December 6th 2022
MEDIA RELEASE: Sport NZ confirm fairness and safety of women and girls no longer a priority
In a cycling club in New Zealand a male cyclist now holds the 2022 season trophies for female rider of the year, the female road race, and female time trial, after identifying into the women’s category.
In roller derby, women have left a sport they love after being hurt by a male player who was allowed to join a women’s team on the basis of his self-proclaimed gender identity. When they raised concerns, they were accused of bigotry and transphobia.
In mountain biking, a male cyclist is regularly taking placings and prize money from female contenders after being allowed into the women’s competition a season after announcing they were transitioning.
Save Women’s Sport Australasia (SWSA) co-spokeswoman Candice Riley says according to Sport New Zealand, and its transgender inclusion guidelines released today, all of these examples, and many others, are to be celebrated as shining examples of transgender inclusion in community sport. “Today Sport NZ has made its position clear. The right of any male, for any reason, to self-identify as a girl or woman into the sport of their choosing without any medical or surgical transition is deemed more important than the female players and athletes to be able to compete fairly and safely.”
Riley, a former New Zealand elite rower and endurance athlete, says there are many other examples in New Zealand where Sport NZ’s inclusion policy is negatively impacting women. “There is the domestic violence victim who has quit the women’s sports team she loves after suffering panic attacks from being physically accosted by a male player, the Muslim woman who no longer swims because the ‘women’s only’ session is open to males who identify as women, the aspiring young cricket player who knows she will never be able to bowl as fast or hit as hard as the male allowed to self-identify into her team, are all invisible collateral damage.”
SWSA research conducted by Curia found only 27% of the New Zealand public supported males self-identifying as women being able to compete in women’s sport, with 55% opposed and 19% unsure.
“Sport NZ find themselves markedly out of step with the majority of New Zealanders who know that the biological and physiological differences of sex matter in sport. New Zealanders know the truth – that people play sport with their body, not their self-determined inner gender identity.
“New Zealanders know that sex separated categories in sport are required for girls and women to compete and thrive at all levels of sport. Every single female Olympian, World Cup winner, and professional athlete started and advanced her sporting aspirations in community sport. It is unbelievable that today Sport NZ is telling New Zealand girls and young women that including male bodies that possess an inner female gender identity in their sporting categories is more important than providing them with a fair playing field on which to participate, compete, and succeed.
“Sport New Zealand stated during the consultation process that they may reduce or withdraw funding from sports that do not implement their transgender inclusion guidelines. While they are claiming these are only “guidelines” we know that many sports are reliant on funding from Sport NZ to function and so the principles released today will place many sports in an insidious position,” she says.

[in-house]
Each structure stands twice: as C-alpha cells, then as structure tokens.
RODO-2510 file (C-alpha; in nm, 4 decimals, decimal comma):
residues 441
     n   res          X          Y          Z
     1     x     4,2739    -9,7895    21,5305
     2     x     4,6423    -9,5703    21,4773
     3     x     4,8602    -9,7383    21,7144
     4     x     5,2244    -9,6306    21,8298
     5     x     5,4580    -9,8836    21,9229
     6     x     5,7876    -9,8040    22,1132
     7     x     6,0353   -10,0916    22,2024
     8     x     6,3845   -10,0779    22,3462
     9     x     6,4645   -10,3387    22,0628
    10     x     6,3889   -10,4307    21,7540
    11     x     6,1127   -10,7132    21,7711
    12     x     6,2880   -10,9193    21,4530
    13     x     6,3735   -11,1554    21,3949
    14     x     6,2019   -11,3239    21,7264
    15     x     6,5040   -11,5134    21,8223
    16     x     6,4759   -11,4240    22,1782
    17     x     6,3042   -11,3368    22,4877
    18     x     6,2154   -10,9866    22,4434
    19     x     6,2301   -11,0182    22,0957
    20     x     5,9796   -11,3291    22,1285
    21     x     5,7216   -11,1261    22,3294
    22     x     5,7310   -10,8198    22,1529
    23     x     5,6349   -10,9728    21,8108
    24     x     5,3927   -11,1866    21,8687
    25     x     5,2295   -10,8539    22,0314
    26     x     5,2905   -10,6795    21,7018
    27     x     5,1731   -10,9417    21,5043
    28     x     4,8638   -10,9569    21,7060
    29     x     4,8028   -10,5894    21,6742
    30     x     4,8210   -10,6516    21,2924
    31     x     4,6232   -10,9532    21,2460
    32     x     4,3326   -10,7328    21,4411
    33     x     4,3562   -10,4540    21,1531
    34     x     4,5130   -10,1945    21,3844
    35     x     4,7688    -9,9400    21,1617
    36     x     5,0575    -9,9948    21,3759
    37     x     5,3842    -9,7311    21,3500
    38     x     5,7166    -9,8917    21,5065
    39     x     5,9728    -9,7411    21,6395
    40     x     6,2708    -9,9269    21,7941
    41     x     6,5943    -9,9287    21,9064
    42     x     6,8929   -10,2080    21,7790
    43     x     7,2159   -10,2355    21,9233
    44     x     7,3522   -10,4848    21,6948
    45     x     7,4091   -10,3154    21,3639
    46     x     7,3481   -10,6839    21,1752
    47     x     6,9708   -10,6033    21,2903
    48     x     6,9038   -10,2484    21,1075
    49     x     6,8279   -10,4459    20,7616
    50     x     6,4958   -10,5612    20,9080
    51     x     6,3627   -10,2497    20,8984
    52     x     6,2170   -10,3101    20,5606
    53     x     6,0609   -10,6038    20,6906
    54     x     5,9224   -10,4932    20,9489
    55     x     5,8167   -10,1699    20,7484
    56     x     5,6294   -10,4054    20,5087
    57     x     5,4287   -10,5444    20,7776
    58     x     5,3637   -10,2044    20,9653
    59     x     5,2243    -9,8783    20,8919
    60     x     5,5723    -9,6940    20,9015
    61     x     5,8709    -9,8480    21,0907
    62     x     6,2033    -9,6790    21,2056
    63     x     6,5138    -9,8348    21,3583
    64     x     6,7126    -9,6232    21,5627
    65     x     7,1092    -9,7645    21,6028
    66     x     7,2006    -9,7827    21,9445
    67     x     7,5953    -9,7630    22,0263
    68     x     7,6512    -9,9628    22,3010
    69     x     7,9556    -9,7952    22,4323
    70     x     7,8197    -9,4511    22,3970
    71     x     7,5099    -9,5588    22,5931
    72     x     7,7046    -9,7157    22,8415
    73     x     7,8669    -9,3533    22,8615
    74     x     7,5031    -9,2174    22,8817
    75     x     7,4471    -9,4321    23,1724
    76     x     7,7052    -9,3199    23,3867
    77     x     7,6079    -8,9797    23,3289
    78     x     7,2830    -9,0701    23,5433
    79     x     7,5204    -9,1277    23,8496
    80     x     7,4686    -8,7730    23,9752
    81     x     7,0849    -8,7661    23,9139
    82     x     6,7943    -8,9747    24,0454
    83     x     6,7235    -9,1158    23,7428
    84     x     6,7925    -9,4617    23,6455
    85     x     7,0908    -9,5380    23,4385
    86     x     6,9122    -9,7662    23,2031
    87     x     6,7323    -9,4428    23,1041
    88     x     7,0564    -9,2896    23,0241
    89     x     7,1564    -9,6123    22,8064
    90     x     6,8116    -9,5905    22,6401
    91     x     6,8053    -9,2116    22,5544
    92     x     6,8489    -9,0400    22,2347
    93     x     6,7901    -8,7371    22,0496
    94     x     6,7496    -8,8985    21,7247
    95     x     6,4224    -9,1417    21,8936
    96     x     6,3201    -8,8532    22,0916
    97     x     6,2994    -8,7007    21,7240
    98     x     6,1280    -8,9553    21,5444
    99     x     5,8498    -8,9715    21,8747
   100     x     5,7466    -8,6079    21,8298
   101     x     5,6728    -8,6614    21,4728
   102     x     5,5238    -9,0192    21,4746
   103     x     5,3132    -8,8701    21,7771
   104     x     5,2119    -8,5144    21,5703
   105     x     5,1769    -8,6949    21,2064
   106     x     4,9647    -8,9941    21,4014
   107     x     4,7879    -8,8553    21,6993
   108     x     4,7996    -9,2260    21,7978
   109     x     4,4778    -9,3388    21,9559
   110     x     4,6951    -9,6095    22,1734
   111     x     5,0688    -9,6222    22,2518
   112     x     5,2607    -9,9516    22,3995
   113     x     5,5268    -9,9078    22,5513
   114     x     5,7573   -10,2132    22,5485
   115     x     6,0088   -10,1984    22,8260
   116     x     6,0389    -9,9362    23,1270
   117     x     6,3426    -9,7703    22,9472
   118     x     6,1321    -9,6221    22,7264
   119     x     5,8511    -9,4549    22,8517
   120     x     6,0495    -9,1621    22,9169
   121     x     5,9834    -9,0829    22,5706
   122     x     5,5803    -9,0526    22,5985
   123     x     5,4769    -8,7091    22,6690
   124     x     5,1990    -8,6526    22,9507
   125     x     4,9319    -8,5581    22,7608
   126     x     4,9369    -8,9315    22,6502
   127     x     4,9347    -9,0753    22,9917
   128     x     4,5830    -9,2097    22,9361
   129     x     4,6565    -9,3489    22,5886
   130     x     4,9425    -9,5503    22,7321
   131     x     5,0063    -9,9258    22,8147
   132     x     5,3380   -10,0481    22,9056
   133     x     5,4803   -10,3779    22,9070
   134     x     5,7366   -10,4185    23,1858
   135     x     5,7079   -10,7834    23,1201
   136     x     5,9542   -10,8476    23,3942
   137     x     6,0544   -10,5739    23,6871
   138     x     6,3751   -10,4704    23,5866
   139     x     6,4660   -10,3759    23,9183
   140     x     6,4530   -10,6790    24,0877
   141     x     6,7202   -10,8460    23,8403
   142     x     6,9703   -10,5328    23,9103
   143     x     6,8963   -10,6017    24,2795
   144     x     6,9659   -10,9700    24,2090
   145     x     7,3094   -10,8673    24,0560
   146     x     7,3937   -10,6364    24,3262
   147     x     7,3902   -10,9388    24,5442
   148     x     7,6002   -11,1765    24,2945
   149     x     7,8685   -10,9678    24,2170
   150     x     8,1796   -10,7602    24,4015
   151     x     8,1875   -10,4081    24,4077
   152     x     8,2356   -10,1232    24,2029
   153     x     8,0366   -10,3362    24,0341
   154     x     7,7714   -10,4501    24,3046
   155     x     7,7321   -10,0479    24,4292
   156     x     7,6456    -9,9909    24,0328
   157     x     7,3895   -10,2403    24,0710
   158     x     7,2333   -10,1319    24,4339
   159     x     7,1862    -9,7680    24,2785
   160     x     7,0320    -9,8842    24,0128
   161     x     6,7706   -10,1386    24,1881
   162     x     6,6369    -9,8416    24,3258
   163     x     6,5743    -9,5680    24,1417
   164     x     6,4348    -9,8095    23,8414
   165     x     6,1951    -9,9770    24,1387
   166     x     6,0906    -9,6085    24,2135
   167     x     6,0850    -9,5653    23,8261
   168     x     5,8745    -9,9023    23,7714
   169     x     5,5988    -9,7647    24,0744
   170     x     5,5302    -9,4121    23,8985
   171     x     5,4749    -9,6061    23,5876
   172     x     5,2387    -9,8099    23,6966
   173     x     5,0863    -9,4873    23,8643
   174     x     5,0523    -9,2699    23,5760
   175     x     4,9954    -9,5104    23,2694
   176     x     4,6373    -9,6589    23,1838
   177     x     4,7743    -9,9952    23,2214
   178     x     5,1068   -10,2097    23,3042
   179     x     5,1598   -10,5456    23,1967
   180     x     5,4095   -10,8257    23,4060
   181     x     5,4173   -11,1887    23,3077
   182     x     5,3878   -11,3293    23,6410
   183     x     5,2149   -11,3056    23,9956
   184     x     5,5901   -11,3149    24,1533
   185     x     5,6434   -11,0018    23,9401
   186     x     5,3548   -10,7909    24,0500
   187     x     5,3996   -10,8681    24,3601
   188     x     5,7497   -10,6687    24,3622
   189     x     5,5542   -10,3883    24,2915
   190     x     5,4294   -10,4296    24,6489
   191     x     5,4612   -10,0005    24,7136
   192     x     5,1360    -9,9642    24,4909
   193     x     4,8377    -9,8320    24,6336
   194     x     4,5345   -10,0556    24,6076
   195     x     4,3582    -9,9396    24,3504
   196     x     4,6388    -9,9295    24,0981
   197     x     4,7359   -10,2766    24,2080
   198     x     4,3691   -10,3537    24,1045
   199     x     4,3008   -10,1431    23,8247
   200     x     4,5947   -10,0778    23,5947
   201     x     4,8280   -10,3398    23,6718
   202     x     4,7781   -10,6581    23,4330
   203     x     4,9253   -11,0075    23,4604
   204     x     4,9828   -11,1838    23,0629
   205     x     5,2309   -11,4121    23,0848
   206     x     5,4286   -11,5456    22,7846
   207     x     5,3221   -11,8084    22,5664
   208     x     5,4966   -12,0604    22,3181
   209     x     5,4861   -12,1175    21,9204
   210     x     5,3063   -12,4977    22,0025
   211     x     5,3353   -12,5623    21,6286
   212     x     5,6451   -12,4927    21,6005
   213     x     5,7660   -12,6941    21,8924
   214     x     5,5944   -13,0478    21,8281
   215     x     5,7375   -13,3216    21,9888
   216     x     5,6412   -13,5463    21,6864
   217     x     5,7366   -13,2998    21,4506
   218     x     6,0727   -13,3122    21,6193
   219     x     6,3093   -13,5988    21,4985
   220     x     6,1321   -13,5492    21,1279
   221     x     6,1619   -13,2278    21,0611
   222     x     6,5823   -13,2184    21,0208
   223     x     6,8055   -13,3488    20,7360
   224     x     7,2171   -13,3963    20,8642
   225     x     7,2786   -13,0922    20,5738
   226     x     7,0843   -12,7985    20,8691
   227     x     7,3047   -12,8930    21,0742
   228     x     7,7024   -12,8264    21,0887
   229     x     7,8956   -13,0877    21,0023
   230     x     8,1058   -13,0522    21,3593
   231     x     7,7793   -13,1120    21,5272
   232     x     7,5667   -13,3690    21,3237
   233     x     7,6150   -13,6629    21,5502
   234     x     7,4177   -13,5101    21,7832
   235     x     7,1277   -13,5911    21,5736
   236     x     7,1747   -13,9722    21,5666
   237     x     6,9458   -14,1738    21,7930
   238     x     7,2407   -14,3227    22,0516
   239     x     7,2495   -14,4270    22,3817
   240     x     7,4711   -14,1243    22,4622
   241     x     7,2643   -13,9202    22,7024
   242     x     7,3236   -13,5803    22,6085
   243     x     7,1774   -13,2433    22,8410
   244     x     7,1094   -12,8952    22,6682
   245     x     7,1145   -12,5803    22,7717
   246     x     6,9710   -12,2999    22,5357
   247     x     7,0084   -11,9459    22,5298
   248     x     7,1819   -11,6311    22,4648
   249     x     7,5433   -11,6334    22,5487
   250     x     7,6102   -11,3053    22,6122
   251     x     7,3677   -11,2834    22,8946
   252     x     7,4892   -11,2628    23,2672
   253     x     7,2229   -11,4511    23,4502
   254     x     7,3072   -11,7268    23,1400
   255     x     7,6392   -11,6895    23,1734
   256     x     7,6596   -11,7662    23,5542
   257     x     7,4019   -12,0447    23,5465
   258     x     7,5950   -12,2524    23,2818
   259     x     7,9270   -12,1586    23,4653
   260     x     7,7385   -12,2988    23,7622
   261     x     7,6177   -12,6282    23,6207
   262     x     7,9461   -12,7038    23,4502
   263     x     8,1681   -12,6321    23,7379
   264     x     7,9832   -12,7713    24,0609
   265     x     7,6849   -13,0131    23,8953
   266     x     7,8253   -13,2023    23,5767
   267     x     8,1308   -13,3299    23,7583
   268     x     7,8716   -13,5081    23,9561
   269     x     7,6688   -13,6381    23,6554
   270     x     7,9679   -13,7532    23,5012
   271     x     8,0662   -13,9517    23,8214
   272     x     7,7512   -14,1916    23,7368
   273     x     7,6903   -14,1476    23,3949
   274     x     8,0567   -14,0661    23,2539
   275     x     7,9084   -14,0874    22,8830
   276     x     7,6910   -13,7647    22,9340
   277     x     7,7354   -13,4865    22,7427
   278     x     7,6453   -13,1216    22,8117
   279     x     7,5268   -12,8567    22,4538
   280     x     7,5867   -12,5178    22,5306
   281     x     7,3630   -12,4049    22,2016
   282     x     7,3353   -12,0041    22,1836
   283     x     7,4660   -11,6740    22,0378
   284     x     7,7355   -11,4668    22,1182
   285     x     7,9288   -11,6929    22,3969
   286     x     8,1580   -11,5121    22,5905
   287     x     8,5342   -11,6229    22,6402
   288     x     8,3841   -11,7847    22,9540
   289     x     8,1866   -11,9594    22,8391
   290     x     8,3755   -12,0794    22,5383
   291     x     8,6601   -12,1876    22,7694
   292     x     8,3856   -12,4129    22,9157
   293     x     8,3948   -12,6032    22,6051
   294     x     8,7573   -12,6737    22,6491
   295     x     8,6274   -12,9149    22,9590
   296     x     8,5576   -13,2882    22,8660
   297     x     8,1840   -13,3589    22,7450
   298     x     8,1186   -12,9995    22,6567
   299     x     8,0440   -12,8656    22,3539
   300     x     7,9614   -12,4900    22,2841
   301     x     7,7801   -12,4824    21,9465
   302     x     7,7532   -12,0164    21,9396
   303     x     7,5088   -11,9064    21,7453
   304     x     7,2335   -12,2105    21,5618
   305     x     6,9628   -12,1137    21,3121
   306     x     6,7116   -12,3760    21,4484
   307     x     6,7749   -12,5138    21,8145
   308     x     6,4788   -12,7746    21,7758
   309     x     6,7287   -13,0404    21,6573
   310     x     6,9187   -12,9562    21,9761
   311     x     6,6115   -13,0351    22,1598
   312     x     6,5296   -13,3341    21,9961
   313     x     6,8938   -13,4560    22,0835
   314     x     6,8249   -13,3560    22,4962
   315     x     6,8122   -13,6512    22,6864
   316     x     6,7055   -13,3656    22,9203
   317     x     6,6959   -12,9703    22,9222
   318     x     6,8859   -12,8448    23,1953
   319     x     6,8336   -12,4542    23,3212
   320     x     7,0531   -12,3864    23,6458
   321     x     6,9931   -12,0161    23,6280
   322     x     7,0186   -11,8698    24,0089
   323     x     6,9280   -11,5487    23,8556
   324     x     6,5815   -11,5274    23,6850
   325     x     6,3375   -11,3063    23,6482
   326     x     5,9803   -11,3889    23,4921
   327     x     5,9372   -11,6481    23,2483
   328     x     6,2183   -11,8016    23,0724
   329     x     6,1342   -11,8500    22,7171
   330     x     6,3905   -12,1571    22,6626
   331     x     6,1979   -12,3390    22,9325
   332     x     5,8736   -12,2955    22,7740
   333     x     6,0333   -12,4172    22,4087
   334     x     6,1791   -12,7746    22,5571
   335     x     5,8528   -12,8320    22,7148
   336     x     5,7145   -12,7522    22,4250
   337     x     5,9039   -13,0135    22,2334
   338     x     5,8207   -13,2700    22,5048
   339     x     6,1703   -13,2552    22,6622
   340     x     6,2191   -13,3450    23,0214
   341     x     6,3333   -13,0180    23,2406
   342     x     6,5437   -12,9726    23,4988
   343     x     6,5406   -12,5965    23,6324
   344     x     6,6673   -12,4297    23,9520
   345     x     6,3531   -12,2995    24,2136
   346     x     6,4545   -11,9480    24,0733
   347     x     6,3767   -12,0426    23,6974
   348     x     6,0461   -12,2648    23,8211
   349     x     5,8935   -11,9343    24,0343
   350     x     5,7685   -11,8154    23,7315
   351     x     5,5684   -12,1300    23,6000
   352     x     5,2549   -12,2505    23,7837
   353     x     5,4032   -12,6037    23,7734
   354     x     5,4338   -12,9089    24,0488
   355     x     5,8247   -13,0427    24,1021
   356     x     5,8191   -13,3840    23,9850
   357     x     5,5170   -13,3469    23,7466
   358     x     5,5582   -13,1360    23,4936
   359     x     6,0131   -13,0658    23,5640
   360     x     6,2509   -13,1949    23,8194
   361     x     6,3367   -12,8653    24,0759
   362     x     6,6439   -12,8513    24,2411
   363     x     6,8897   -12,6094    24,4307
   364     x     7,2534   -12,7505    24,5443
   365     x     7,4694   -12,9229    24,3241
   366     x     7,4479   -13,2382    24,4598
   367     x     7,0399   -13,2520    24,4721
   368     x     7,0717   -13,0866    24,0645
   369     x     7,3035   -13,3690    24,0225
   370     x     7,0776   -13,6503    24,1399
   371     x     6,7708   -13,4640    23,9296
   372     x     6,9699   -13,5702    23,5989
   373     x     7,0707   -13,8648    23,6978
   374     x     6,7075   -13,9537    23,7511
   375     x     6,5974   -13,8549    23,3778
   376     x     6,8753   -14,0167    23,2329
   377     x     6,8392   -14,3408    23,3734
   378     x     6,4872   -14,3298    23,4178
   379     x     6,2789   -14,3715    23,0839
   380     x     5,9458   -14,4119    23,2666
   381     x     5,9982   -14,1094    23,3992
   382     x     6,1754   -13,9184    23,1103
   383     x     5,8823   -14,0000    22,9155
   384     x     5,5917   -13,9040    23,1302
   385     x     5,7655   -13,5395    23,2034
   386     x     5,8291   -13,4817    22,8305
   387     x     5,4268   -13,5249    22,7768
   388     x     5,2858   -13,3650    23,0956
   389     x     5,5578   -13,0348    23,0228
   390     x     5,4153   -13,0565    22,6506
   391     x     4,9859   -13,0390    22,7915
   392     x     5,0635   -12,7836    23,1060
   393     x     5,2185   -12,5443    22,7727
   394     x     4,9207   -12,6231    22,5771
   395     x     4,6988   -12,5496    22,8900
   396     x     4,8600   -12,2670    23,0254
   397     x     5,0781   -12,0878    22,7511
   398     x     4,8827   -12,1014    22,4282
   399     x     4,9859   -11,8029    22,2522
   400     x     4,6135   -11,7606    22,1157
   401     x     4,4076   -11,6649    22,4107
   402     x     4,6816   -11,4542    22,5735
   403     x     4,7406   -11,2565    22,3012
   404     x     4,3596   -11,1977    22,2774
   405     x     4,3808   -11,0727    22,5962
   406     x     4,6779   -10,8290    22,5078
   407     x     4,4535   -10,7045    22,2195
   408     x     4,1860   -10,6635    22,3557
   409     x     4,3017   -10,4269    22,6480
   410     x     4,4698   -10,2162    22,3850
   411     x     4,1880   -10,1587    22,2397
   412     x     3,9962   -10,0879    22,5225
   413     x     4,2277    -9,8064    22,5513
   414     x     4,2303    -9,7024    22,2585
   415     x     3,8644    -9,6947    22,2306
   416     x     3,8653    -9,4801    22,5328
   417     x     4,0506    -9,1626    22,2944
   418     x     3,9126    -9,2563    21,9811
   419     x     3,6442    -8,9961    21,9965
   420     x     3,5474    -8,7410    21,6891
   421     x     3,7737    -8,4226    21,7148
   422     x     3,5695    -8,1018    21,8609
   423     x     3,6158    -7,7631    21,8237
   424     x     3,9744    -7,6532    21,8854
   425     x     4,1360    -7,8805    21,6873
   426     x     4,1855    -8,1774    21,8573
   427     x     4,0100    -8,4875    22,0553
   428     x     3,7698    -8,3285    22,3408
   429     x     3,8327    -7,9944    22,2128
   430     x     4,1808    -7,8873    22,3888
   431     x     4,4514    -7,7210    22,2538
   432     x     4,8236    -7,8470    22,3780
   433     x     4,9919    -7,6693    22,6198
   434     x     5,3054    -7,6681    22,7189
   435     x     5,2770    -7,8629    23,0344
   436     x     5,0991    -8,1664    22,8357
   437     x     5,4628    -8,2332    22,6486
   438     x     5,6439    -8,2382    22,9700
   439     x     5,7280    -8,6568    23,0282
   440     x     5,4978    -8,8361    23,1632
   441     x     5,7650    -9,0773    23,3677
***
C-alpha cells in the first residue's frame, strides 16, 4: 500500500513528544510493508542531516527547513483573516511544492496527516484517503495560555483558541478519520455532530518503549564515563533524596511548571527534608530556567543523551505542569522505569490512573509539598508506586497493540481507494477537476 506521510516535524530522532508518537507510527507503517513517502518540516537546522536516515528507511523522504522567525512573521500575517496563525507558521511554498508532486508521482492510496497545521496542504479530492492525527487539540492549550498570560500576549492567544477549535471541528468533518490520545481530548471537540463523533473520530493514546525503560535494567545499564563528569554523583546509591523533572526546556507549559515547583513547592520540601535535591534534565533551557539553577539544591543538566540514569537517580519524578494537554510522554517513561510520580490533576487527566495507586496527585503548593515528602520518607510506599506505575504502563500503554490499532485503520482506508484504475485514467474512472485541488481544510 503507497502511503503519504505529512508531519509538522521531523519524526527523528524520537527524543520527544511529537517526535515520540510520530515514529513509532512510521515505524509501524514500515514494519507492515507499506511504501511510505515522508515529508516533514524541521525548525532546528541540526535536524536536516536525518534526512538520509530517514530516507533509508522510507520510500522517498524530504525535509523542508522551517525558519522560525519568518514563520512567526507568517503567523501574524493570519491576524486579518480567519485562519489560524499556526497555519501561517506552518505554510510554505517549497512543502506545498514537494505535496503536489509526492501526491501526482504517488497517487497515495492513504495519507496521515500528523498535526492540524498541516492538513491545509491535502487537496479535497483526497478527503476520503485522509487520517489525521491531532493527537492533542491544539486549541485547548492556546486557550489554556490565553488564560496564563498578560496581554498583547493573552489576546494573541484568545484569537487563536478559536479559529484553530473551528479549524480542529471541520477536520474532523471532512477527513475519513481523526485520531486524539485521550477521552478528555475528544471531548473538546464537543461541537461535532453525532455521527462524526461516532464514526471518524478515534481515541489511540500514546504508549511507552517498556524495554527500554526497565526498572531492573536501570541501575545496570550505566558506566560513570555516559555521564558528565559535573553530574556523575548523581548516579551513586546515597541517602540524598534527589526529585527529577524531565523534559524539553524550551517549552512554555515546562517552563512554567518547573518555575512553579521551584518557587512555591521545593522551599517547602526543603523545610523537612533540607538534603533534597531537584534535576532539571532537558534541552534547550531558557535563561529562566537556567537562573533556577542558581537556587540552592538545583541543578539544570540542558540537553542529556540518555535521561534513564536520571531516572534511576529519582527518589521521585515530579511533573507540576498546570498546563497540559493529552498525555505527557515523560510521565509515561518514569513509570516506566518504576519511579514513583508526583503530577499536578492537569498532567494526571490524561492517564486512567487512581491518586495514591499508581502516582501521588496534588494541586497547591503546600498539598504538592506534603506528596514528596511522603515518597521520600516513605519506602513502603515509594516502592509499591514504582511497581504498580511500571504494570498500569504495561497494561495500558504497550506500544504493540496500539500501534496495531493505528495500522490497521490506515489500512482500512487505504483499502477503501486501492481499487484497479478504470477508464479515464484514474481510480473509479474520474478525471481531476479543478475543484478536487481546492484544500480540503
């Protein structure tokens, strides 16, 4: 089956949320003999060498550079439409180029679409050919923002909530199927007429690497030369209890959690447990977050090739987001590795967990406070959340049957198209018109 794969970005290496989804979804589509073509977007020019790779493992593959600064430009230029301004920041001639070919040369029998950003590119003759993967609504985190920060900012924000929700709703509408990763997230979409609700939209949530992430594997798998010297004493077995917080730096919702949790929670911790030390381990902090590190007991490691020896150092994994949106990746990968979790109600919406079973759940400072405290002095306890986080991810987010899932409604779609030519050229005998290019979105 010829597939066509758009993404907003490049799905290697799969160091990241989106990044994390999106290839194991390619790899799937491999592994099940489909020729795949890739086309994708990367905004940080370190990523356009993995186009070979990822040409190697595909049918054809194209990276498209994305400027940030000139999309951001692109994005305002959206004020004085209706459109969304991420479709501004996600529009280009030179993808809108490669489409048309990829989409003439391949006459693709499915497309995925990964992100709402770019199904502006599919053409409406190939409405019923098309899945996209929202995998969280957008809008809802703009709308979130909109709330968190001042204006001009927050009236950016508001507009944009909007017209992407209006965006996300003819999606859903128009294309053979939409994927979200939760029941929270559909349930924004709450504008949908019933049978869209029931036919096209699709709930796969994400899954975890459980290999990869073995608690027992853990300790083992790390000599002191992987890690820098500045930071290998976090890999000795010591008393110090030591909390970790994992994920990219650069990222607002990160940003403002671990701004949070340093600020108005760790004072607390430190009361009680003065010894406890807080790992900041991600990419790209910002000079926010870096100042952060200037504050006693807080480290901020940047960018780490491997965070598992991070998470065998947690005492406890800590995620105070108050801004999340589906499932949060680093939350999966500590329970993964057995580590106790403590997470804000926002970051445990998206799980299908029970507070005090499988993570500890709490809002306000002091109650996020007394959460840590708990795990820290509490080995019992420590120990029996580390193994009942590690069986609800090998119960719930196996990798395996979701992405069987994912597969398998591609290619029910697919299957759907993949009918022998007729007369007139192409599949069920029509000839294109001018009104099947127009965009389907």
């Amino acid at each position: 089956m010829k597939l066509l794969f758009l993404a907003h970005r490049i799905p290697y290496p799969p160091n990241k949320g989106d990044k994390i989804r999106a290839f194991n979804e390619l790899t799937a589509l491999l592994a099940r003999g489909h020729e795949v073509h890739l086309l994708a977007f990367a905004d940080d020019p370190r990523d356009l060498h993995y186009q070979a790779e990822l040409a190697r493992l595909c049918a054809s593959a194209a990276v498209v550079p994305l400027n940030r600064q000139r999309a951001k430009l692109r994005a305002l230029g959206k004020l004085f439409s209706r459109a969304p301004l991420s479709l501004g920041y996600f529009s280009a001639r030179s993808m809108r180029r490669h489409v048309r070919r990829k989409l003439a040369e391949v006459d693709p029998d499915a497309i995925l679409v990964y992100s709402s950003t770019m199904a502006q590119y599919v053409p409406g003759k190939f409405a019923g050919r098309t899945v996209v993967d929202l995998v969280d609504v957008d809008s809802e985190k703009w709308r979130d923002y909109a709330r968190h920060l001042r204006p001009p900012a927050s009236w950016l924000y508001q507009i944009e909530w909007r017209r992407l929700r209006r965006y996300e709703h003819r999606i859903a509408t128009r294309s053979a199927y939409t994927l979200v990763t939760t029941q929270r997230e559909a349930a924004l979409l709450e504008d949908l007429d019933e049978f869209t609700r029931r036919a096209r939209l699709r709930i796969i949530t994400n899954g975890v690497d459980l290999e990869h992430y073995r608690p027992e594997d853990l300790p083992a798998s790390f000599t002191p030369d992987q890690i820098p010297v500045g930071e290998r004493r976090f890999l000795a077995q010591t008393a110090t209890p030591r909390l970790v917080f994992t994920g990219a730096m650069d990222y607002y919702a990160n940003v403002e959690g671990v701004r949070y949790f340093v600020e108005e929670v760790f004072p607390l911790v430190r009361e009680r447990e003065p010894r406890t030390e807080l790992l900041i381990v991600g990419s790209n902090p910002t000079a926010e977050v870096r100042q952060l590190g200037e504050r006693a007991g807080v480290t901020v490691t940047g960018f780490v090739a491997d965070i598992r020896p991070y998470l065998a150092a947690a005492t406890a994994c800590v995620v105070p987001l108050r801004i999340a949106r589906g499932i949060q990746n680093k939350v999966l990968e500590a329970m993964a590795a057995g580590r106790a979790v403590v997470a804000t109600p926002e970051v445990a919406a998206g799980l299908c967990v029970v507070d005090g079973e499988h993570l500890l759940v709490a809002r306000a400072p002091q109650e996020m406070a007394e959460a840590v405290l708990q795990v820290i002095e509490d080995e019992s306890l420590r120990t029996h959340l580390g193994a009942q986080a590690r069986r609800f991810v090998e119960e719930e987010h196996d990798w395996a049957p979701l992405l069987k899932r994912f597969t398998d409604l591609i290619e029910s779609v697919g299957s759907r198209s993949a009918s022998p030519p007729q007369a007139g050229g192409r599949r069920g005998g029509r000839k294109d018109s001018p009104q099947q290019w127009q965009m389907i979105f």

SWSA are strong advocates for the inclusion in sport.
Co-spokewoman Ro Edge says participation in sport brings physical, mental health, and social benefits that should be accessible to all, but not at the expense of fairness and safety to female players. SWSA applauds the decision of Boxing NZ to balance inclusion with fairness and safety – by protecting the women’s and girls’ categories for females only, and progressing with open categories for those who do not identify as their biological sex.
Ro Edge says Sport NZ has shown itself to be intransigent. “Sport NZ has refused to even consider the scientific evidence that clearly sets out the differences in male and female physiology that provide indisputable male advantage in sports involving strength, stamina or speed. It has also refused to take into account the significantly increased safety risk of allowing a male body to compete against women in contact or combat sports. There is a growing body of evidence that shows that female athletes are at significantly greater risk of a traumatic brain injury event than male athletes. They also fare worse after a concussion and take longer to recover.
“We are also deeply dismayed by Sport New Zealand’s claim in the guidelines that not allowing a transgender woman (male) access to women’s sporting categories is a form of direct discrimination. This stands in direct opposition to section 49 of the Human Rights Act 1993 that specifically allows for the exclusion of persons of one sex from participation in any competitive sporting activity in which the strength, stamina, or physique of competitors is relevant.
“With the release of the guidelines today Sport NZ has confirmed its continued prioritisation of ideology over common sense solutions and how out of step it is with international sporting bodies such as rugby, swimming, and triathlon which are being led by science and evidence,” she says. “Sadly, it is female players and athletes who are losing out by no longer participating, and in lost opportunities, placings, and prizes.”